Introduction to Prayer Central
~ My Prayer Testimony ~
Prayer as a New Christian (top)
For many years, as a young and new Christian, I viewed prayer as a necessary but non-central part of being a Christian. I would pray in a disciplined manner for about five minutes each day, bringing my thoughts, worries and desires before God, and asking forgiveness for my sins. As I look back, I doubt if I had any appreciation of what I was doing: whilst realising that it was God to whom I was talking, I had no understanding of His power, why I should pray, and what I should pray for.
During this period, God graciously worked in me to grow in my Bible reading and study, and in my theological knowledge; but my relationship with Him could hardly be classed as a relationship - it was stale and impersonal.
Over the years, however, my prayer gradually grew, reaching twenty minutes at times (not that the length of prayer is an indication of depth, but that it is an indication of how hard I tried to pray), and with the encouragement of those around me, good Christian books, and the desire of God working in me, I had periods of great depth in, and devotion to, prayer.
Encouragement by Example (top)
A notable period of depth in prayer came in first year University. I read the autobiography of Billy Graham (Just As I Am), and the example of his life so encouraged me that for a period of time I was in a state that could be accurately described as being in "continuous prayer" (1 Thess. 5:17): every situation and concern went to the Lord. It was a time of great closeness to Him and of great working in my life. It was also at this time that I was first led to consider ministry on the Internet.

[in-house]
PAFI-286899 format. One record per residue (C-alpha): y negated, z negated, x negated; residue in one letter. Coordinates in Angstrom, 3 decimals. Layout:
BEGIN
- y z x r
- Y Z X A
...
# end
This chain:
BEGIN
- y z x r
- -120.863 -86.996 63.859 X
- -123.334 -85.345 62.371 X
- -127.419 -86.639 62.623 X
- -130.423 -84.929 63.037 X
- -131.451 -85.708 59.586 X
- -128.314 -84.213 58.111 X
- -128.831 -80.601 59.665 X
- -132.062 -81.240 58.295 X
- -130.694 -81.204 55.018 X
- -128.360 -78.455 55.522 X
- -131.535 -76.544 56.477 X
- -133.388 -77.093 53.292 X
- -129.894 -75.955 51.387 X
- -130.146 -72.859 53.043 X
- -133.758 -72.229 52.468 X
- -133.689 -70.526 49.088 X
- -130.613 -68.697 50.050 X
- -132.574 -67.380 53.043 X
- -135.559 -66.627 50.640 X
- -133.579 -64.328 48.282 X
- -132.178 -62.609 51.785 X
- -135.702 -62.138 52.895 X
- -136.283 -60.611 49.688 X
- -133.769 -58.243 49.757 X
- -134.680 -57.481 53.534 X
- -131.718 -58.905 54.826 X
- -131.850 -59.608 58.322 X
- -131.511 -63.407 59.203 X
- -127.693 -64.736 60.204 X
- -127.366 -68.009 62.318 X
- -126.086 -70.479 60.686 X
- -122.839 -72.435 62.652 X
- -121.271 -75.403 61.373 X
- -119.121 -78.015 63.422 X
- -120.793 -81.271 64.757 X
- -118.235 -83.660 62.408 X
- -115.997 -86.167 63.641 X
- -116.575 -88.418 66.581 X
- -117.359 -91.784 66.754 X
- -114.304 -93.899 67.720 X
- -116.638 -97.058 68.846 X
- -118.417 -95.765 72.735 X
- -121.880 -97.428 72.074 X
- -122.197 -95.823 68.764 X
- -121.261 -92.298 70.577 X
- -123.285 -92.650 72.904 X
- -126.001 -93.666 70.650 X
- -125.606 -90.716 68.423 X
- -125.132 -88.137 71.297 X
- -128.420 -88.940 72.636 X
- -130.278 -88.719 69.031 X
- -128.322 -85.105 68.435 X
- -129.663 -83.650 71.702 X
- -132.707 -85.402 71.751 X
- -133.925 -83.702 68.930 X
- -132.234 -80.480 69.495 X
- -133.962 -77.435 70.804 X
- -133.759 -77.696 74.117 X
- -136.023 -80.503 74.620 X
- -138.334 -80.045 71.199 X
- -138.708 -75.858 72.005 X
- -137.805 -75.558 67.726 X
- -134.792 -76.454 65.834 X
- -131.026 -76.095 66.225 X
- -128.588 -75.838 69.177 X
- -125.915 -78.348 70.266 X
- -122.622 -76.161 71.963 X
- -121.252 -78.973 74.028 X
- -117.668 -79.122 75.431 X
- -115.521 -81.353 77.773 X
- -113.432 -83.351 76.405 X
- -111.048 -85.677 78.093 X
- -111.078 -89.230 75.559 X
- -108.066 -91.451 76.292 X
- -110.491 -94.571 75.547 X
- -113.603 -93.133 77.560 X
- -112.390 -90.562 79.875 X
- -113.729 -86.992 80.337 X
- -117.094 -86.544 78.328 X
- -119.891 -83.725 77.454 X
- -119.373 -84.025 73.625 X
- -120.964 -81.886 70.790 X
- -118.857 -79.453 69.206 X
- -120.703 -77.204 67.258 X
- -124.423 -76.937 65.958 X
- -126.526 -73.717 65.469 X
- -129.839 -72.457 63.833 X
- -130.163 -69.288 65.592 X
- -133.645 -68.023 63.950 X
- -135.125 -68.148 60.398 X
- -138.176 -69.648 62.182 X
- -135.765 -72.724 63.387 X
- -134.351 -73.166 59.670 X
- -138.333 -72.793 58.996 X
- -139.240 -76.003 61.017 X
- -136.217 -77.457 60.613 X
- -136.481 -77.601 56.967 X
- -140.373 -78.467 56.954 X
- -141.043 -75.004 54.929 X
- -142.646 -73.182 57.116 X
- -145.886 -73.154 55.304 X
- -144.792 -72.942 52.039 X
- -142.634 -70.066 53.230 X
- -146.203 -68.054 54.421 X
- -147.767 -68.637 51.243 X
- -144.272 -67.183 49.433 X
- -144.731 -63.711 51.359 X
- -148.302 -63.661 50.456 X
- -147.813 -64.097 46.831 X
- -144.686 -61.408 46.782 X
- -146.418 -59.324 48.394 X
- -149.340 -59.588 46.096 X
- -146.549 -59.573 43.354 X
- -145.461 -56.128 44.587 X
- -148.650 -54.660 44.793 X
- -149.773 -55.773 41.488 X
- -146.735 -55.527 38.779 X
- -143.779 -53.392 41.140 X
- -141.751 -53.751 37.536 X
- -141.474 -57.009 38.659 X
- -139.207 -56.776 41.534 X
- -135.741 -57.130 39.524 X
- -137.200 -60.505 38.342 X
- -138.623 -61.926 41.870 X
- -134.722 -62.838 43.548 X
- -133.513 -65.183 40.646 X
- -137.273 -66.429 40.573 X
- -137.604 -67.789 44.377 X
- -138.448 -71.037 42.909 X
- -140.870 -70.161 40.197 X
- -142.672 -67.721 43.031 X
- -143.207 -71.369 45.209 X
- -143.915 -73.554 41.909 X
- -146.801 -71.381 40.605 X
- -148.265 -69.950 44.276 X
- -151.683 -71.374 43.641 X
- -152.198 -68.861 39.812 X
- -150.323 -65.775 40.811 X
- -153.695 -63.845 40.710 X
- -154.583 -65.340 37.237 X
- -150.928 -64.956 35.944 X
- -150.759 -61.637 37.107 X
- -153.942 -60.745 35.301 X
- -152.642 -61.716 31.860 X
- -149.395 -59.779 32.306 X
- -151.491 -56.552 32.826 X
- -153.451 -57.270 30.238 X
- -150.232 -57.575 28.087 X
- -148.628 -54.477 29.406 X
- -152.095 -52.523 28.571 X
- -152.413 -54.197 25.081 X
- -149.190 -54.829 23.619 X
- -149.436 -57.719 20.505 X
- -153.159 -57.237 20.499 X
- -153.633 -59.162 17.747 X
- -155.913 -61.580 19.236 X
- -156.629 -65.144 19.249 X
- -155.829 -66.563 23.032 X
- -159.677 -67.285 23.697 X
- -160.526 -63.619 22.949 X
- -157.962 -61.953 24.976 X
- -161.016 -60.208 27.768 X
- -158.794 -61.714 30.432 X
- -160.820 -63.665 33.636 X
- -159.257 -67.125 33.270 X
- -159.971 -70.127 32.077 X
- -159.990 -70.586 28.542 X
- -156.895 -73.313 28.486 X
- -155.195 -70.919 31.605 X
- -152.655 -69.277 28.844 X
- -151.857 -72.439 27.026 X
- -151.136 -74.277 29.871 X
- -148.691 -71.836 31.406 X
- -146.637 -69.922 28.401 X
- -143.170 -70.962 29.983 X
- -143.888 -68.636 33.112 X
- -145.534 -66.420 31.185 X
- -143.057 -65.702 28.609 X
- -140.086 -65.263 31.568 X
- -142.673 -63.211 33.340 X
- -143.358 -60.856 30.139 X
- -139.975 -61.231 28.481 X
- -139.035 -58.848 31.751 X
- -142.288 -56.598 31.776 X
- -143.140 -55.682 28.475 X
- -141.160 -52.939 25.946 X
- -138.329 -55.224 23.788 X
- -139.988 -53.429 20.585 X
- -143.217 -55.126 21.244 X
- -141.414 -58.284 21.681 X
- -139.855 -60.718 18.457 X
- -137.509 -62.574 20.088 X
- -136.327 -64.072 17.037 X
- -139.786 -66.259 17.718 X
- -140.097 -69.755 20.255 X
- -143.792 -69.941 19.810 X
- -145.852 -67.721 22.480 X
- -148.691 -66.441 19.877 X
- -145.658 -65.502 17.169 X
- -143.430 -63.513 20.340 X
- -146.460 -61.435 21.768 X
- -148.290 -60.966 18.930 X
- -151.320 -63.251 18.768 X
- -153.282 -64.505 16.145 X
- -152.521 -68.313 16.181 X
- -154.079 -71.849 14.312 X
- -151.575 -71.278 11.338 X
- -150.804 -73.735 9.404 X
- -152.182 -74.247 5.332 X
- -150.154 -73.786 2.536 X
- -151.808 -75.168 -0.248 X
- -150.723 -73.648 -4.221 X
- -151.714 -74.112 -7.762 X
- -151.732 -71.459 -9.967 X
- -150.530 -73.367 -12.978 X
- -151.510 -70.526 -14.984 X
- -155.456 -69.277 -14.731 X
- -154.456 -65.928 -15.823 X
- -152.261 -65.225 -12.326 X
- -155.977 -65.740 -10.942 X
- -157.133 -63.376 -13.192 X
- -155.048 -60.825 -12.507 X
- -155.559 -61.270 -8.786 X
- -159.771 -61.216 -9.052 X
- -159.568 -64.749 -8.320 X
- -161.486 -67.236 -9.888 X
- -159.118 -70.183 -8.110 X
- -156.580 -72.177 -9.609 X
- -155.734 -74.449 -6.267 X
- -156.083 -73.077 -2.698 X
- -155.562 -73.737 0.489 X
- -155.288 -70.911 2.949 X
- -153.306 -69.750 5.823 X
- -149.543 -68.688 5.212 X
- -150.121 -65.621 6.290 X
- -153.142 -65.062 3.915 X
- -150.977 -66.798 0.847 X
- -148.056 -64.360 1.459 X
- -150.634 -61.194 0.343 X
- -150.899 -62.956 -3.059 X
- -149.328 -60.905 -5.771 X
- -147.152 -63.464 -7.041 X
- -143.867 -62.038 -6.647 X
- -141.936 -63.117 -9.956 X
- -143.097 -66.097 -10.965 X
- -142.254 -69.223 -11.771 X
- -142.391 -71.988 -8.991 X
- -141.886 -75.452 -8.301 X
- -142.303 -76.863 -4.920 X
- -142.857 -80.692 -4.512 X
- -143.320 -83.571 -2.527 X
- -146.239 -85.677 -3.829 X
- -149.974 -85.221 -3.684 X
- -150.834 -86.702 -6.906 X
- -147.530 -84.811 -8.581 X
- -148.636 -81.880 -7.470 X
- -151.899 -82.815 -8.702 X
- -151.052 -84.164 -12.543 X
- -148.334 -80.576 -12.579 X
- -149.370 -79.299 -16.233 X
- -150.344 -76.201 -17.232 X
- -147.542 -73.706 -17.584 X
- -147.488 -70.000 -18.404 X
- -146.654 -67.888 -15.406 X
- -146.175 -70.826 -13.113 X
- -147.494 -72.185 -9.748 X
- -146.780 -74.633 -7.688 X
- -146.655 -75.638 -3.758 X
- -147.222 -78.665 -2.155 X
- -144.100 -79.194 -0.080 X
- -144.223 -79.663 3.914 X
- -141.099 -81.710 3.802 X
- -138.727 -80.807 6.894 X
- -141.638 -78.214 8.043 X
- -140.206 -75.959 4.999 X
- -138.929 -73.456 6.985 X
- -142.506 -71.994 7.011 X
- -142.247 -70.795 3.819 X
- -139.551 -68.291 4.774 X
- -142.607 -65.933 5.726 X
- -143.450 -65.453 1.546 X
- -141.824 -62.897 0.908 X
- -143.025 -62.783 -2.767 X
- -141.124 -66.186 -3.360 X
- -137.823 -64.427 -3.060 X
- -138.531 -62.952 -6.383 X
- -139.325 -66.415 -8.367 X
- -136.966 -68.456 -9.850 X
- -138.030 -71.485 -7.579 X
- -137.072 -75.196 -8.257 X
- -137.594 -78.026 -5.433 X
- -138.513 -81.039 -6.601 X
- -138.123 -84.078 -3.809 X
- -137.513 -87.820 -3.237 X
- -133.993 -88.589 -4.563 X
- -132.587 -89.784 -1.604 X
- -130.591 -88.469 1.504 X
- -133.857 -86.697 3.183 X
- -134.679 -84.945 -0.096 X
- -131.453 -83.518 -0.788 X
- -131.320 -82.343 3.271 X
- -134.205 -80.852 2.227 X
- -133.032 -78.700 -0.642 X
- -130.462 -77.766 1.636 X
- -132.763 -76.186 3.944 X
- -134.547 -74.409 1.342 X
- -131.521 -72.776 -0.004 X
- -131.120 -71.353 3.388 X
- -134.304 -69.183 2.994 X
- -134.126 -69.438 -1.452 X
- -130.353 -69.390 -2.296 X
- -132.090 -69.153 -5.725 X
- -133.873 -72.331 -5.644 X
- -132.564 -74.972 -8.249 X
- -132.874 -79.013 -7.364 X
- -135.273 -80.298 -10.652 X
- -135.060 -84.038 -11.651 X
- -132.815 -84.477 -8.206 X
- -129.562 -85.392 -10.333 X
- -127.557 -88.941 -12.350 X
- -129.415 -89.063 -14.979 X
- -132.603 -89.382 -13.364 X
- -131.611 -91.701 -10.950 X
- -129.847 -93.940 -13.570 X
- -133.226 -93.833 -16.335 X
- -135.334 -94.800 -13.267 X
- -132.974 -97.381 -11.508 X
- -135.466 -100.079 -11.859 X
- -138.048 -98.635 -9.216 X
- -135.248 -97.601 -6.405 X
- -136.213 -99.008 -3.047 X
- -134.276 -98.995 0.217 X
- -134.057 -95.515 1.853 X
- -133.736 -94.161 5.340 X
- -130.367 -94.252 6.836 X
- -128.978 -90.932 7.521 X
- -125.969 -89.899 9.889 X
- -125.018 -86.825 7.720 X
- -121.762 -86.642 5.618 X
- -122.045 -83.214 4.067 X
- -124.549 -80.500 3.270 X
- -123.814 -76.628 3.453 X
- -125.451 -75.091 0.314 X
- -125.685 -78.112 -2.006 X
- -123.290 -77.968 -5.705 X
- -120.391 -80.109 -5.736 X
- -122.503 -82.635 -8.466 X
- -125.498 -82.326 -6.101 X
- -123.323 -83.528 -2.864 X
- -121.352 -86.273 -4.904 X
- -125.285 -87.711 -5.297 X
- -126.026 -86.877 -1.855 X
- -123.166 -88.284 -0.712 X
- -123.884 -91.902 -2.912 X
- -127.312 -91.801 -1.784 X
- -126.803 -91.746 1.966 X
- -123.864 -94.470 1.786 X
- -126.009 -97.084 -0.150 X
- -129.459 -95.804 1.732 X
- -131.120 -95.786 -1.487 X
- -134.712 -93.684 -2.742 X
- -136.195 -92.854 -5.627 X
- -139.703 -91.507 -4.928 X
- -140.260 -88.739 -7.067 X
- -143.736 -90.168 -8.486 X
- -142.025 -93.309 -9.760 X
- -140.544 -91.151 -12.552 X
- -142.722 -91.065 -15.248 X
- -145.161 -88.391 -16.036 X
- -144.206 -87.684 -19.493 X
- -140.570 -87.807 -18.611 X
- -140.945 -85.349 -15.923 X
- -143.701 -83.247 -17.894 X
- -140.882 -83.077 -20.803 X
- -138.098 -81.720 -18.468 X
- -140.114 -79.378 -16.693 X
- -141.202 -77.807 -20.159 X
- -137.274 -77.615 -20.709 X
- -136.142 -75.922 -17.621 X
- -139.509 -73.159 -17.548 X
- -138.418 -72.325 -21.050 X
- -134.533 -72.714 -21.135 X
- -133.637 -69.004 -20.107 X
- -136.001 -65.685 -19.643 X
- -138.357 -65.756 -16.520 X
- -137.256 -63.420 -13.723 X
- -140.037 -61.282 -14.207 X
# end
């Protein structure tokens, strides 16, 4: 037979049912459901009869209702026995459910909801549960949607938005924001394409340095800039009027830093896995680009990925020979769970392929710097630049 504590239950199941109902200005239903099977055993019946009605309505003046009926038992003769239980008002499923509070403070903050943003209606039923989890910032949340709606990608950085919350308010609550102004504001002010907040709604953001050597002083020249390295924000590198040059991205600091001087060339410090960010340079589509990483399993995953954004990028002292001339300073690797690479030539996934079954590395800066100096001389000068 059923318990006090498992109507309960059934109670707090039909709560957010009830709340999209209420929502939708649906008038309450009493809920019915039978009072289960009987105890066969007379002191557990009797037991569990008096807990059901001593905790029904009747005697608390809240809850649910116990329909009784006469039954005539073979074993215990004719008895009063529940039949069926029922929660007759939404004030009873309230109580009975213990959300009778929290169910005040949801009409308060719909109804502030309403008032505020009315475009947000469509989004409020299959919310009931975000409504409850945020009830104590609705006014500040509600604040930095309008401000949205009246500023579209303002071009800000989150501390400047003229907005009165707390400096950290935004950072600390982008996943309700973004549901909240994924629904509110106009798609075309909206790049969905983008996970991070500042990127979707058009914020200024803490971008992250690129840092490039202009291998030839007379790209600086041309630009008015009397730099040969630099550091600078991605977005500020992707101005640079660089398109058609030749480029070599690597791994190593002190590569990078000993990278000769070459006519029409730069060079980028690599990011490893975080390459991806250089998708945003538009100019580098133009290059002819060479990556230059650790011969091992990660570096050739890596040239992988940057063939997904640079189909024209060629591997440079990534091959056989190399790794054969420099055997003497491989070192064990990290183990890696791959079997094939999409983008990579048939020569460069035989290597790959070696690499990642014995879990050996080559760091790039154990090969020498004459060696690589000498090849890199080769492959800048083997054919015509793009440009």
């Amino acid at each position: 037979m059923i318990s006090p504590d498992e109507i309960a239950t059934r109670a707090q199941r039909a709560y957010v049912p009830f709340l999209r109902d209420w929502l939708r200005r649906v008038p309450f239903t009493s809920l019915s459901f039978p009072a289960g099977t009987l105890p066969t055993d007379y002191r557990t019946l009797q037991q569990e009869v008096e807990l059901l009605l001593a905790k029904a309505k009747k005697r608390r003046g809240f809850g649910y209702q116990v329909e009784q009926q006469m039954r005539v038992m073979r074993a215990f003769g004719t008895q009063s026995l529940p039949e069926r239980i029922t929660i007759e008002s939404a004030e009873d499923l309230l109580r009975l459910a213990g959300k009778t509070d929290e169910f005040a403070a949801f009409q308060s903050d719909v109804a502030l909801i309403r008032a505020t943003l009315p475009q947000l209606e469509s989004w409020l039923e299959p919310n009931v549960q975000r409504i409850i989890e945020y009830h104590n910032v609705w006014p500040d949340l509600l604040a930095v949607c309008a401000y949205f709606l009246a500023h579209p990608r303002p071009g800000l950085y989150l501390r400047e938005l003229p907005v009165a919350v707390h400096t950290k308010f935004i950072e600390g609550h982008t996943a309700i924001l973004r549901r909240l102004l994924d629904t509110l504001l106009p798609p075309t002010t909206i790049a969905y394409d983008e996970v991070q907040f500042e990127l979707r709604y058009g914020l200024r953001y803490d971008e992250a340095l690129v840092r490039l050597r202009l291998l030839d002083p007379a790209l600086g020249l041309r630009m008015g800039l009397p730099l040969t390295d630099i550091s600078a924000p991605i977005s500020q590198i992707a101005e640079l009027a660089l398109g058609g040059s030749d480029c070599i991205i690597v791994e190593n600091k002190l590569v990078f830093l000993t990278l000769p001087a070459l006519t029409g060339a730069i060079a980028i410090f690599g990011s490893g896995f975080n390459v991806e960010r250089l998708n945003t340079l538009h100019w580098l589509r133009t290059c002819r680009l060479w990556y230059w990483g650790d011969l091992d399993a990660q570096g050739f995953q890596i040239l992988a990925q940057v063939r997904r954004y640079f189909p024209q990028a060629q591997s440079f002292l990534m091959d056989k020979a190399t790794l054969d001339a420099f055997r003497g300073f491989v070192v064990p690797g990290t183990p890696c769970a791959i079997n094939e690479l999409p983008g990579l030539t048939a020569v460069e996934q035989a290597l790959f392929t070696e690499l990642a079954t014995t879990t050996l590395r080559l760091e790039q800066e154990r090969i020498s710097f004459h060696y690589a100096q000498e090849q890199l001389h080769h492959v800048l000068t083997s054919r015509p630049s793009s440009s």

A Struggle (top)
Following this enlightened time, however, I fell back to ritualistic, unloving prayer; and felt distinctly the loss of my closeness to God. I struggled to get back the relationship I once had, but found that I could not. It seems to me now that that short time was a gift of God to me; first that I may know what it is I should struggle towards, and second, that God could use me to do His will better during that time.
So I struggled. For about two years I grew in my Bible knowledge and theology, and tried to get depth and meaning in my prayers; and while I did grow in maturity with respect to my outward personal holiness, I didn't seem to come close to returning to the type of relationship with God I had once had. I realise now that I was applying what I learned to myself for selfish reasons - so that others could see my growth, not so that I could grow closer to God.
Here are a couple of things I noticed during this time: -